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Bina48 graduates in the philosophy of love. Photo courtesy William Barry.

Bina48 appears to be the world's first robot college student. Along with 31 classmates, she took a 16-week course this fall in the philosophy of love, taught at Notre Dame de Namur University, in Belmont, CA, graduating with a grade of "superior quality." ​

Quick take: William Barry, who taught the class and worked with Bina48's artificial intelligence developers to make her ready for college rigor, says the aim was to improve the robot's ability to "communicate and build rapport with human classmates." Some students might start with apprehensions about AI, but Barry wanted Bina48 to dispel them. "We wanted to start the conversation with students not from a place of experiential fear, but as a place of opportunity," he said. "We're teaching an artificial intelligence about how we want it to help us in the flourishing of humanity."

How it works: Bina48 was designed to "learn" by capturing a mosaic of general knowledge that any college student would have — what Barry calls "mind files" — in addition to specific information about the course. Along the way last semester, Bina48 was able to modify her store of knowledge in line with what she was learning, Barry said.

The course went something like this:

  • Bina48 could listen in classes held by Skype, and reply with a voice.
  • When a subject arose, she would peruse her mind file and figure out where the class conversation was going. "It's not like she's reading from a script and then repeats it back," Barry said.
  • Among her classwork, Bina48 participated in a debate with students at the U.S. Military Academy at West Point. The subject: the use of nonlethal weapons in warfare.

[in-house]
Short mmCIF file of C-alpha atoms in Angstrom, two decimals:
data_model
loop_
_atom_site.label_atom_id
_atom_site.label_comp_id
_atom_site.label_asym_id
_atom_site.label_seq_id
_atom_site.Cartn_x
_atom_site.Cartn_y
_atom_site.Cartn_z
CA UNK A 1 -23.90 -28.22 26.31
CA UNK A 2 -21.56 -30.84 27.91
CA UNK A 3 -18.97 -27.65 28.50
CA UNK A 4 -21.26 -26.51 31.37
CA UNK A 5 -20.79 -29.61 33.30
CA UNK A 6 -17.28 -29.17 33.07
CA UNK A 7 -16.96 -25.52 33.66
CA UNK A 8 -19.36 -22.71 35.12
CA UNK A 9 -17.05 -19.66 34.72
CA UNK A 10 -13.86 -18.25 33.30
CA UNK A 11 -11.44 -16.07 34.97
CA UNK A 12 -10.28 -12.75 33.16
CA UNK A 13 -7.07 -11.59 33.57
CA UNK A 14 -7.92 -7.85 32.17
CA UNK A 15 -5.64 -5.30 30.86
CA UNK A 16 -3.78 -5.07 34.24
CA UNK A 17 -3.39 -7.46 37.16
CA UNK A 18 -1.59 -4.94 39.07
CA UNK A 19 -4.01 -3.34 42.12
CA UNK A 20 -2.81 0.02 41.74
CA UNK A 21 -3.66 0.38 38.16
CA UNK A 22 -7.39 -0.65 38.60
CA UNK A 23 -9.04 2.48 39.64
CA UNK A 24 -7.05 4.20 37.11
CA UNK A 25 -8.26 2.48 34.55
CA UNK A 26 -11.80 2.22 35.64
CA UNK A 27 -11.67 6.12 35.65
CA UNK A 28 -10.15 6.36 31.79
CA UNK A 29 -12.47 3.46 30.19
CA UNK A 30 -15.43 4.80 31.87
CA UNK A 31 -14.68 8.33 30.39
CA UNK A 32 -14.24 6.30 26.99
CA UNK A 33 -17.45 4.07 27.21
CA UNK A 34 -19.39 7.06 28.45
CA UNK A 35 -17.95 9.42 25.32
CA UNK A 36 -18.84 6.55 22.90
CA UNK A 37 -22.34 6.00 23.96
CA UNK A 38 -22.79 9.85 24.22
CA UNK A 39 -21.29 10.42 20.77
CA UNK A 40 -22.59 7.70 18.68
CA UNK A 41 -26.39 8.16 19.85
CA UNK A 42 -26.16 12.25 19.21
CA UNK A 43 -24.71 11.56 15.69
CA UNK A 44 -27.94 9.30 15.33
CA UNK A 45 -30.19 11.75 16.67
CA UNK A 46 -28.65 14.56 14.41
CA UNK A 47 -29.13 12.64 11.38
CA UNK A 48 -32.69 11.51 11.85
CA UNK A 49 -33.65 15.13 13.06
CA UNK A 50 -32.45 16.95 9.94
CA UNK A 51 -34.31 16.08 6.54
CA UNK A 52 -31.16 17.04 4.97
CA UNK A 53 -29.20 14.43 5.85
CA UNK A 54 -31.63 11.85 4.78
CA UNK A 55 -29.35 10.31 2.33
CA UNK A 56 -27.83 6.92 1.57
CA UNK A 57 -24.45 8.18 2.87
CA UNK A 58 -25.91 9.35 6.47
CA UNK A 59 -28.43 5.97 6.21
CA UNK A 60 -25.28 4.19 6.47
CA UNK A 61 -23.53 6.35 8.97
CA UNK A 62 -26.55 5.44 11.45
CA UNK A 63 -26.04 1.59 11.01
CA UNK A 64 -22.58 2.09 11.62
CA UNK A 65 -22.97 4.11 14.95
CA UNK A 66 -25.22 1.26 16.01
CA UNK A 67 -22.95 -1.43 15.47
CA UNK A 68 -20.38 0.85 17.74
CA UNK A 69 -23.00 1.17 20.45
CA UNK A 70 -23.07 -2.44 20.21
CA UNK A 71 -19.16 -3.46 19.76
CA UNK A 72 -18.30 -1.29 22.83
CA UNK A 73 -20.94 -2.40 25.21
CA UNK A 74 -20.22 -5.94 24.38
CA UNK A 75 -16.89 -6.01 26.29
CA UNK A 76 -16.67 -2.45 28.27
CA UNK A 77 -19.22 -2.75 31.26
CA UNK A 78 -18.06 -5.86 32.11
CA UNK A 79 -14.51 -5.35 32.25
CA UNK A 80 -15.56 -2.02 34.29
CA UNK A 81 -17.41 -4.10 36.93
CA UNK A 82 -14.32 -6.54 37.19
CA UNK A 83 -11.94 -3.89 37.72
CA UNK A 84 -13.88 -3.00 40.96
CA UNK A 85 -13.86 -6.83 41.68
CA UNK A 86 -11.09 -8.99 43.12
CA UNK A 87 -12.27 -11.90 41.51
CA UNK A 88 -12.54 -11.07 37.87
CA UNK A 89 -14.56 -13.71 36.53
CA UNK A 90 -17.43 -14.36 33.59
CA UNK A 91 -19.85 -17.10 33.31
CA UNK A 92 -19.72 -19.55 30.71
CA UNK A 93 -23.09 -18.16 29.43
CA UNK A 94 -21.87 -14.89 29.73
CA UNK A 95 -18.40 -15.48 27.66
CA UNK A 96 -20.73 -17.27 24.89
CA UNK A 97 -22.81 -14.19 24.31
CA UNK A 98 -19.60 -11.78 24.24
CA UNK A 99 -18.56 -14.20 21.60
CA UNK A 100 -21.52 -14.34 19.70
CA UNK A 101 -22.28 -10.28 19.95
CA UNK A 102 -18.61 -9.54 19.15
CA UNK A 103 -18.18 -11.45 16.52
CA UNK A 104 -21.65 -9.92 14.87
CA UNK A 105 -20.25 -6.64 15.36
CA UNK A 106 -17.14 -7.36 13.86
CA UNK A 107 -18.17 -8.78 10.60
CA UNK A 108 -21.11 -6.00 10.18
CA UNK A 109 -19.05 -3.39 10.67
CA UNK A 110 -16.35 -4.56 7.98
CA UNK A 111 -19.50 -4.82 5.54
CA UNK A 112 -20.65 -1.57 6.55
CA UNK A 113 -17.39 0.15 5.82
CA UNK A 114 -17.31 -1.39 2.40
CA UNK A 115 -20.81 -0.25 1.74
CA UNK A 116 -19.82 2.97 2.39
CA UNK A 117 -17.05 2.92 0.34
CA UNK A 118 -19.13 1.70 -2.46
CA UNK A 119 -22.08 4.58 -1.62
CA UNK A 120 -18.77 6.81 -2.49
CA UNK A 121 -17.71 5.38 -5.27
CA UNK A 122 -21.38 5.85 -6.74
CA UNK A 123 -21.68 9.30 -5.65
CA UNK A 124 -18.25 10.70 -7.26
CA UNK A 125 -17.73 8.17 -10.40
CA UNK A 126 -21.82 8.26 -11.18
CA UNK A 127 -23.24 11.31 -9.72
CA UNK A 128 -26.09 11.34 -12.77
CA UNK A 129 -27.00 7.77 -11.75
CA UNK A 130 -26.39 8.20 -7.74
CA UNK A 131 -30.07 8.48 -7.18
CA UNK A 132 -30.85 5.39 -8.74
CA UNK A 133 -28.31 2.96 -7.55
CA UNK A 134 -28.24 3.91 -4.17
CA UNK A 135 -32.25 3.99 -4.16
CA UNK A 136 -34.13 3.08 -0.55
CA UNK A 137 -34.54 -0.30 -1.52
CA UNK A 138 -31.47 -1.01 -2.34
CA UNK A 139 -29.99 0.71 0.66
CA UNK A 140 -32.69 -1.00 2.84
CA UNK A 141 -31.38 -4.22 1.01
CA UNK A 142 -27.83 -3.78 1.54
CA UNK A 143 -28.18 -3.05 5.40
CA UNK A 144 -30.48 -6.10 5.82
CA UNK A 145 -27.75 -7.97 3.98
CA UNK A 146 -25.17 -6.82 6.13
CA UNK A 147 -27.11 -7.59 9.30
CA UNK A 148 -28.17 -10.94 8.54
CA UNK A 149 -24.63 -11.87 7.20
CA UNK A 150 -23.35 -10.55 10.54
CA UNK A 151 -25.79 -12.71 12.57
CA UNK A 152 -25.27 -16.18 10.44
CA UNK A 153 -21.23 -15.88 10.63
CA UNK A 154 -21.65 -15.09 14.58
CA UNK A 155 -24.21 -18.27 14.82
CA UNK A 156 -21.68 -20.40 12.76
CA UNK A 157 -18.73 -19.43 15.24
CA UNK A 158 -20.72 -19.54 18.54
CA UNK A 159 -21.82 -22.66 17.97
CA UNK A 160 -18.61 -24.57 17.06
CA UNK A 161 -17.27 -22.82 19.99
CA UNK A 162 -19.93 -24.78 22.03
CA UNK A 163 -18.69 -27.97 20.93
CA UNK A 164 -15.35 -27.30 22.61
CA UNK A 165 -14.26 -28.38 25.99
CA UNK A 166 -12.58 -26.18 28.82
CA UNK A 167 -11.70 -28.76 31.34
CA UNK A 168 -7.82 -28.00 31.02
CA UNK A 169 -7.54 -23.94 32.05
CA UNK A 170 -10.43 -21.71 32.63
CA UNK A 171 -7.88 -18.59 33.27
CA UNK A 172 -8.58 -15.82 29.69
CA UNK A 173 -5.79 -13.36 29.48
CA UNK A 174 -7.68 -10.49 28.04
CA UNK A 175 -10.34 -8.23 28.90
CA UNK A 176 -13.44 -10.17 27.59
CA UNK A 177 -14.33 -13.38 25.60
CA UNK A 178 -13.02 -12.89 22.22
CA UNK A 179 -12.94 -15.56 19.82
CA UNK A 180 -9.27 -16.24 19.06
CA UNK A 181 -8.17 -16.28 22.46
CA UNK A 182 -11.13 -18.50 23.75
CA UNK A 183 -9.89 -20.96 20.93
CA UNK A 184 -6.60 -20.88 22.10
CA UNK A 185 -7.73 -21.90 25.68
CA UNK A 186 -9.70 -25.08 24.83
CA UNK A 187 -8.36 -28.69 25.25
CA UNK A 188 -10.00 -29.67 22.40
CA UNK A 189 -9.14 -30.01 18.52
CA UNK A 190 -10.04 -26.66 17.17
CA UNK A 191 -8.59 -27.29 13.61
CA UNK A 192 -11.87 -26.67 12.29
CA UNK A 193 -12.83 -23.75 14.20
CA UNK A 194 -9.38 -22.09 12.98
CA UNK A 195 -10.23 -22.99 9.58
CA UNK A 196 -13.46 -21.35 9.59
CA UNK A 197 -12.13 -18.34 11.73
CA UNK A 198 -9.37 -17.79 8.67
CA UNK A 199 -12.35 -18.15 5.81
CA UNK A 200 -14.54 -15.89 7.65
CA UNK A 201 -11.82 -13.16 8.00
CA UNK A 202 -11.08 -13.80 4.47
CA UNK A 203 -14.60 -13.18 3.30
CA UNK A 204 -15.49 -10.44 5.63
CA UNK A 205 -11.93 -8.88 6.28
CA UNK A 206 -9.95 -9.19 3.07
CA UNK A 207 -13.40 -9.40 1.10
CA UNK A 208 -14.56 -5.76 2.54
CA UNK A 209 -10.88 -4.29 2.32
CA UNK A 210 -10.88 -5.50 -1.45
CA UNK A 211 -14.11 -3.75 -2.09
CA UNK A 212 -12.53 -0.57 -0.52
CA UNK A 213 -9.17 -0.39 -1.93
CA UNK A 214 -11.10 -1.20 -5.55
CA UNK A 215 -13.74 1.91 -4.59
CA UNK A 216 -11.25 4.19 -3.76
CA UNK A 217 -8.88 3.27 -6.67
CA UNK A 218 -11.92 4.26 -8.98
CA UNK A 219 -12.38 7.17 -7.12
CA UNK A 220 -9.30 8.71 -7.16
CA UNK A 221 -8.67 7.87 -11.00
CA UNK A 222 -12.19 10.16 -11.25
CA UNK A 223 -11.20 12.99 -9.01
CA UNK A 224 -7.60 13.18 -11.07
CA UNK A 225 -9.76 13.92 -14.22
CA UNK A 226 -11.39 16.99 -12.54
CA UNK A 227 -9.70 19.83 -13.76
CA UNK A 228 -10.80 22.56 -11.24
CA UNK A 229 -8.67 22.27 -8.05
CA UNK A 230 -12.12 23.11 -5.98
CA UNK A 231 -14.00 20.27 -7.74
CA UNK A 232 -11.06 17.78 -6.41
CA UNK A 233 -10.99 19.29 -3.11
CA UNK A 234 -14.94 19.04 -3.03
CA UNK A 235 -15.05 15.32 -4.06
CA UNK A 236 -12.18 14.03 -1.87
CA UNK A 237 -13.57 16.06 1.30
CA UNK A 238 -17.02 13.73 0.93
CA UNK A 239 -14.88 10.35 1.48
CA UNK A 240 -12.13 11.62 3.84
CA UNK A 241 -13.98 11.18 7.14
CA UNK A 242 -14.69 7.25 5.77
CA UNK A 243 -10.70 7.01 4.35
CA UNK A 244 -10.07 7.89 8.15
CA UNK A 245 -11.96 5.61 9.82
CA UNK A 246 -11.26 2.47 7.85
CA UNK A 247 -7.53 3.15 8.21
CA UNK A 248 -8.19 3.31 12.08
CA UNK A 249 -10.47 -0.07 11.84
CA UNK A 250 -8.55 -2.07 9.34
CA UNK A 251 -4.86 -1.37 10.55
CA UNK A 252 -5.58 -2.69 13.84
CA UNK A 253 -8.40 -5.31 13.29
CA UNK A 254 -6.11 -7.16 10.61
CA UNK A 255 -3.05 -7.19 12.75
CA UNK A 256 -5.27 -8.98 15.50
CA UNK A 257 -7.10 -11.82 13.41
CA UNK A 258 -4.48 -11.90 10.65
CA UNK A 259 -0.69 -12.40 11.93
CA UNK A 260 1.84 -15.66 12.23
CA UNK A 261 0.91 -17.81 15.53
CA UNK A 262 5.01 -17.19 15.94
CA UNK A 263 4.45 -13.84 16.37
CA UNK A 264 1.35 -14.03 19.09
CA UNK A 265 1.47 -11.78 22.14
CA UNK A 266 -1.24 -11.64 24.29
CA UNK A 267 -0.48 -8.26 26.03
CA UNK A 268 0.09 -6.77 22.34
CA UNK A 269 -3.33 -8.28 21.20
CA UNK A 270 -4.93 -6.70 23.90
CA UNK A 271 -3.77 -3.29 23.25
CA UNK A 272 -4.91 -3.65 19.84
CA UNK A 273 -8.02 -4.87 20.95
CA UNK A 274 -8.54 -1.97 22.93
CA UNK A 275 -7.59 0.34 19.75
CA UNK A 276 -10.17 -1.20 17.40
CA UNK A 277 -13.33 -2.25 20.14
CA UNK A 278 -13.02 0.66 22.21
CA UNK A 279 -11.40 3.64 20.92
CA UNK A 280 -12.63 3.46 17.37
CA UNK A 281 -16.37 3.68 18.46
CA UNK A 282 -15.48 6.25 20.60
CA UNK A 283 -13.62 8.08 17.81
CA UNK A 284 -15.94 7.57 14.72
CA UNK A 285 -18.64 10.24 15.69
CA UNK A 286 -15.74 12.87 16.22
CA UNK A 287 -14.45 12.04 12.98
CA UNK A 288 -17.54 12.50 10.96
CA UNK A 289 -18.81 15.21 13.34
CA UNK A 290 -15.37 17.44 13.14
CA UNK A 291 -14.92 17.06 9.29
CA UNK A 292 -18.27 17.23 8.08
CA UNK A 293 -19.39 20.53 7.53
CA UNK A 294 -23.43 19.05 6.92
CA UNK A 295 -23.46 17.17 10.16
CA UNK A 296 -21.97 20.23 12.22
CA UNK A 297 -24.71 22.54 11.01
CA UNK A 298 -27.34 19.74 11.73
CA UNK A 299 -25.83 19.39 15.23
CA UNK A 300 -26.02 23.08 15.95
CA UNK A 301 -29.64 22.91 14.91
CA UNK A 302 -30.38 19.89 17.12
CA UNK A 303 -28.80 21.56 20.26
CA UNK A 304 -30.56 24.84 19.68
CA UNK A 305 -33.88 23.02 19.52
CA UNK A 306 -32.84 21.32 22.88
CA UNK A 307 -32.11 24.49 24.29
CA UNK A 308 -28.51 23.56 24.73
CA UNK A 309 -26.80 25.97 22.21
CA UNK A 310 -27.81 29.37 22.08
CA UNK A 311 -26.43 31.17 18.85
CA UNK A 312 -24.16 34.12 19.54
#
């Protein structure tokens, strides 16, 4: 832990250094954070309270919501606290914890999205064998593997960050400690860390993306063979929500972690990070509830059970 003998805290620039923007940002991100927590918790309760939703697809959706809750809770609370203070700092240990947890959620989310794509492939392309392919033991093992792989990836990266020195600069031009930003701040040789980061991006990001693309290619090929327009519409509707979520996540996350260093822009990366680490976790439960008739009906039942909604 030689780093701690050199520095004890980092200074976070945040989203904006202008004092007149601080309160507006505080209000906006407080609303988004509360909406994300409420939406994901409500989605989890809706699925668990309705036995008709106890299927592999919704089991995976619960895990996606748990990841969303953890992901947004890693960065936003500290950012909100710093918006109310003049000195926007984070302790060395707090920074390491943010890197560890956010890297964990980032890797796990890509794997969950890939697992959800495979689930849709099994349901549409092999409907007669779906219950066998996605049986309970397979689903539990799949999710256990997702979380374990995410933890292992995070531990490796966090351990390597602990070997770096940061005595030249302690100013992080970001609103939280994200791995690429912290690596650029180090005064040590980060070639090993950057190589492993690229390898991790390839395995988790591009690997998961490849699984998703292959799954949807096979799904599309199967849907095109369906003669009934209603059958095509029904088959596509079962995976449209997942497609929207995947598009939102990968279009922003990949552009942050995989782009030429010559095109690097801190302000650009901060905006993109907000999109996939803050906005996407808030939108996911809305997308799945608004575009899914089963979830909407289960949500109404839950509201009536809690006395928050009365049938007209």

What's next: Bina48 is signed up for an "ethics of emerging technologies" course next semester.

Go deeper

14 mins ago - Health

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Photo illustration by STR/NurPhoto via Getty Images

Moderna announced that it plans to file with the FDA Monday for an emergency use authorization for its coronavirus vaccine, which the company said has an efficacy rate of 94.1%.

Why it matters: Moderna will become the second company to file for a vaccine EUA after Pfizer did the same earlier this month, potentially paving the way for the U.S. to have two COVID-19 vaccines in distribution by the end of the year. The company said its vaccine has a 100% efficacy rate against severe COVID cases.

The social media addiction bubble

Illustration: Annelise Capossela/Axios

Right now, everyone from Senate leaders to the makers of Netflix's popular "Social Dilemma" is promoting the idea that Facebook is addictive.

Yes, but: Human beings have raised fears about the addictive nature of every new media technology since the 18th century brought us the novel, yet the species has always seemed to recover its balance once the initial infatuation wears off.

Young people's next big COVID test

Illustration: Eniola Odetunde/Axios

Young, healthy people will be at the back of the line for coronavirus vaccines, and they'll have to maintain their sense of urgency as they wait their turn — otherwise, vaccinations won't be as effective in bringing the pandemic to a close.

The big picture: "It’s great young people are anticipating the vaccine," said Jewel Mullen, associate dean for health equity at the University of Texas. But the prospect of that enthusiasm waning is "a cause for concern," she said.